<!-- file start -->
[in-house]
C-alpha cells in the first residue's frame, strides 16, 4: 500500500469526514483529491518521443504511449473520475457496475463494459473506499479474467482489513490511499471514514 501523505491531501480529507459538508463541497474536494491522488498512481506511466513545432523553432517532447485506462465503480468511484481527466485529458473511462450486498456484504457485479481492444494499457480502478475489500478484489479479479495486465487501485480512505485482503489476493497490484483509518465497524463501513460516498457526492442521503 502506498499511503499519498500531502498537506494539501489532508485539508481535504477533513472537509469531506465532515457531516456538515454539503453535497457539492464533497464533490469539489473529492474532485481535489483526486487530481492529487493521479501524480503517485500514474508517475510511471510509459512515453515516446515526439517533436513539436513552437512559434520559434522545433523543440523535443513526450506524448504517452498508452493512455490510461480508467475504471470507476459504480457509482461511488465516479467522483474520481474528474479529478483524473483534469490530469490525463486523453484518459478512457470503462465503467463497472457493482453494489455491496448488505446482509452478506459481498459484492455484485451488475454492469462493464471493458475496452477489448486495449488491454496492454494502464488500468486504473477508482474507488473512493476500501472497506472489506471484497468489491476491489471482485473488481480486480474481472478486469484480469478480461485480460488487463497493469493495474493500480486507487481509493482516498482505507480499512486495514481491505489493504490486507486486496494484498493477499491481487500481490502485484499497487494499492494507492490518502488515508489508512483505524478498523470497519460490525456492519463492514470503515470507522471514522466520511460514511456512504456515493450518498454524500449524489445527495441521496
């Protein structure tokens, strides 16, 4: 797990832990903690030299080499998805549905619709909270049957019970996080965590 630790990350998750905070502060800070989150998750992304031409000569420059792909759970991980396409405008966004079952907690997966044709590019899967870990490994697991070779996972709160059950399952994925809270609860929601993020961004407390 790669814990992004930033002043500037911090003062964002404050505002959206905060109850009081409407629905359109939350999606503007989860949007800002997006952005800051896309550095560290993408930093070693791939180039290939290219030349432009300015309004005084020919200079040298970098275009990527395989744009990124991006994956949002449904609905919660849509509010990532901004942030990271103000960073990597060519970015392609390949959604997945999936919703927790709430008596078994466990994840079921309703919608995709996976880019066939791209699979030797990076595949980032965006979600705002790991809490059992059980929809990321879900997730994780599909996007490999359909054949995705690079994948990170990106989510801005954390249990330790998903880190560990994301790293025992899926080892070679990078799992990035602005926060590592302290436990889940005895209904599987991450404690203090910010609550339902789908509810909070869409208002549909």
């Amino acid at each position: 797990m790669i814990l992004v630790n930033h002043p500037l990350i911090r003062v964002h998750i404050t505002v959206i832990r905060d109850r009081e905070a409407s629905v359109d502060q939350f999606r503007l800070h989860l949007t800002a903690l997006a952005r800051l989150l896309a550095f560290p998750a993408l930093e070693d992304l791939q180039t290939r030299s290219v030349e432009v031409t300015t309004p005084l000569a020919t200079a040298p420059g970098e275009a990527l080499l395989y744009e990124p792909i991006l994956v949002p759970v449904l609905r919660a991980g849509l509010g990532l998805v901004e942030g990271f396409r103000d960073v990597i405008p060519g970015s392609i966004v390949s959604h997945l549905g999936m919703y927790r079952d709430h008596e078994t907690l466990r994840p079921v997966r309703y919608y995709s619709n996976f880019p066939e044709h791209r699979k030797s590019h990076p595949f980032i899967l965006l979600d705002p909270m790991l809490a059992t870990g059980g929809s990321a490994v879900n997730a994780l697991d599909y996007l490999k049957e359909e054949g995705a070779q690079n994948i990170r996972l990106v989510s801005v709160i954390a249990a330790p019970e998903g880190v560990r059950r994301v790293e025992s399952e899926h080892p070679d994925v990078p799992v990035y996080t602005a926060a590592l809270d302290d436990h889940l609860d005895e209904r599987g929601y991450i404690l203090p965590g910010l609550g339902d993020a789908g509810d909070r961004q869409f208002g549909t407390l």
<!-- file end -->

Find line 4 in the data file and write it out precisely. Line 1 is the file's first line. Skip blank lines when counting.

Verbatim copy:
């Amino acid at each position: 797990m790669i814990l992004v630790n930033h002043p500037l990350i911090r003062v964002h998750i404050t505002v959206i832990r905060d109850r009081e905070a409407s629905v359109d502060q939350f999606r503007l800070h989860l949007t800002a903690l997006a952005r800051l989150l896309a550095f560290p998750a993408l930093e070693d992304l791939q180039t290939r030299s290219v030349e432009v031409t300015t309004p005084l000569a020919t200079a040298p420059g970098e275009a990527l080499l395989y744009e990124p792909i991006l994956v949002p759970v449904l609905r919660a991980g849509l509010g990532l998805v901004e942030g990271f396409r103000d960073v990597i405008p060519g970015s392609i966004v390949s959604h997945l549905g999936m919703y927790r079952d709430h008596e078994t907690l466990r994840p079921v997966r309703y919608y995709s619709n996976f880019p066939e044709h791209r699979k030797s590019h990076p595949f980032i899967l965006l979600d705002p909270m790991l809490a059992t870990g059980g929809s990321a490994v879900n997730a994780l697991d599909y996007l490999k049957e359909e054949g995705a070779q690079n994948i990170r996972l990106v989510s801005v709160i954390a249990a330790p019970e998903g880190v560990r059950r994301v790293e025992s399952e899926h080892p070679d994925v990078p799992v990035y996080t602005a926060a590592l809270d302290d436990h889940l609860d005895e209904r599987g929601y991450i404690l203090p965590g910010l609550g339902d993020a789908g509810d909070r961004q869409f208002g549909t407390l």